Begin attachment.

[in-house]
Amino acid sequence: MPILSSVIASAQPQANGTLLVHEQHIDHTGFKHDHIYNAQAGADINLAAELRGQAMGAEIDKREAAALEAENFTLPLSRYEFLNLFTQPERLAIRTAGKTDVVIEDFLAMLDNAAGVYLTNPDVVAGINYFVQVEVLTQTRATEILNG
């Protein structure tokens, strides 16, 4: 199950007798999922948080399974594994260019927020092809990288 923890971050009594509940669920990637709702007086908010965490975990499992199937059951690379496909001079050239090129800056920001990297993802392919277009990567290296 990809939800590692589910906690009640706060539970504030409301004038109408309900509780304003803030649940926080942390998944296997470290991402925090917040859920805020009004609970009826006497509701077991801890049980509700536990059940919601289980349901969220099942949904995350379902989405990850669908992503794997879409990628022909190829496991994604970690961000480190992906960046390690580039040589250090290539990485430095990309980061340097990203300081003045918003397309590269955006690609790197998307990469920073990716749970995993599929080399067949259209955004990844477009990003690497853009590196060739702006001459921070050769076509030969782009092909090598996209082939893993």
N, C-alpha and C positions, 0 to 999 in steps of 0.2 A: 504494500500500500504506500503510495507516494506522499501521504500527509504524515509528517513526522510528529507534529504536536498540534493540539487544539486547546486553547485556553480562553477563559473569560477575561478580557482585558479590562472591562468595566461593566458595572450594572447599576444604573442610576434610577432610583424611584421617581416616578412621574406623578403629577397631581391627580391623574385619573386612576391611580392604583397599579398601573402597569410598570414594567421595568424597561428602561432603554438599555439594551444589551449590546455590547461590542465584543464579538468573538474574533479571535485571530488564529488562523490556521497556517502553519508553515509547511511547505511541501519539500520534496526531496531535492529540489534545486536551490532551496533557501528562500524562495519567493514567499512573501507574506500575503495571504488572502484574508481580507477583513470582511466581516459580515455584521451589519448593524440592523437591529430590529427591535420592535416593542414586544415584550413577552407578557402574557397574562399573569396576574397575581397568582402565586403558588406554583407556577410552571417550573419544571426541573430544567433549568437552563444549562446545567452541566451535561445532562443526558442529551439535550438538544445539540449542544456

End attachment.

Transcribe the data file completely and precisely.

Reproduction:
[in-house]
Amino acid sequence: MPILSSVIASAQPQANGTLLVHEQHIDHTGFKHDHIYNAQAGADINLAAELRGQAMGAEIDKREAAALEAENFTLPLSRYEFLNLFTQPERLAIRTAGKTDVVIEDFLAMLDNAAGVYLTNPDVVAGINYFVQVEVLTQTRATEILNG
């Protein structure tokens, strides 16, 4: 199950007798999922948080399974594994260019927020092809990288 923890971050009594509940669920990637709702007086908010965490975990499992199937059951690379496909001079050239090129800056920001990297993802392919277009990567290296 990809939800590692589910906690009640706060539970504030409301004038109408309900509780304003803030649940926080942390998944296997470290991402925090917040859920805020009004609970009826006497509701077991801890049980509700536990059940919601289980349901969220099942949904995350379902989405990850669908992503794997879409990628022909190829496991994604970690961000480190992906960046390690580039040589250090290539990485430095990309980061340097990203300081003045918003397309590269955006690609790197998307990469920073990716749970995993599929080399067949259209955004990844477009990003690497853009590196060739702006001459921070050769076509030969782009092909090598996209082939893993």
N, C-alpha and C positions, 0 to 999 in steps of 0.2 A: 504494500500500500504506500503510495507516494506522499501521504500527509504524515509528517513526522510528529507534529504536536498540534493540539487544539486547546486553547485556553480562553477563559473569560477575561478580557482585558479590562472591562468595566461593566458595572450594572447599576444604573442610576434610577432610583424611584421617581416616578412621574406623578403629577397631581391627580391623574385619573386612576391611580392604583397599579398601573402597569410598570414594567421595568424597561428602561432603554438599555439594551444589551449590546455590547461590542465584543464579538468573538474574533479571535485571530488564529488562523490556521497556517502553519508553515509547511511547505511541501519539500520534496526531496531535492529540489534545486536551490532551496533557501528562500524562495519567493514567499512573501507574506500575503495571504488572502484574508481580507477583513470582511466581516459580515455584521451589519448593524440592523437591529430590529427591535420592535416593542414586544415584550413577552407578557402574557397574562399573569396576574397575581397568582402565586403558588406554583407556577410552571417550573419544571426541573430544567433549568437552563444549562446545567452541566451535561445532562443526558442529551439535550438538544445539540449542544456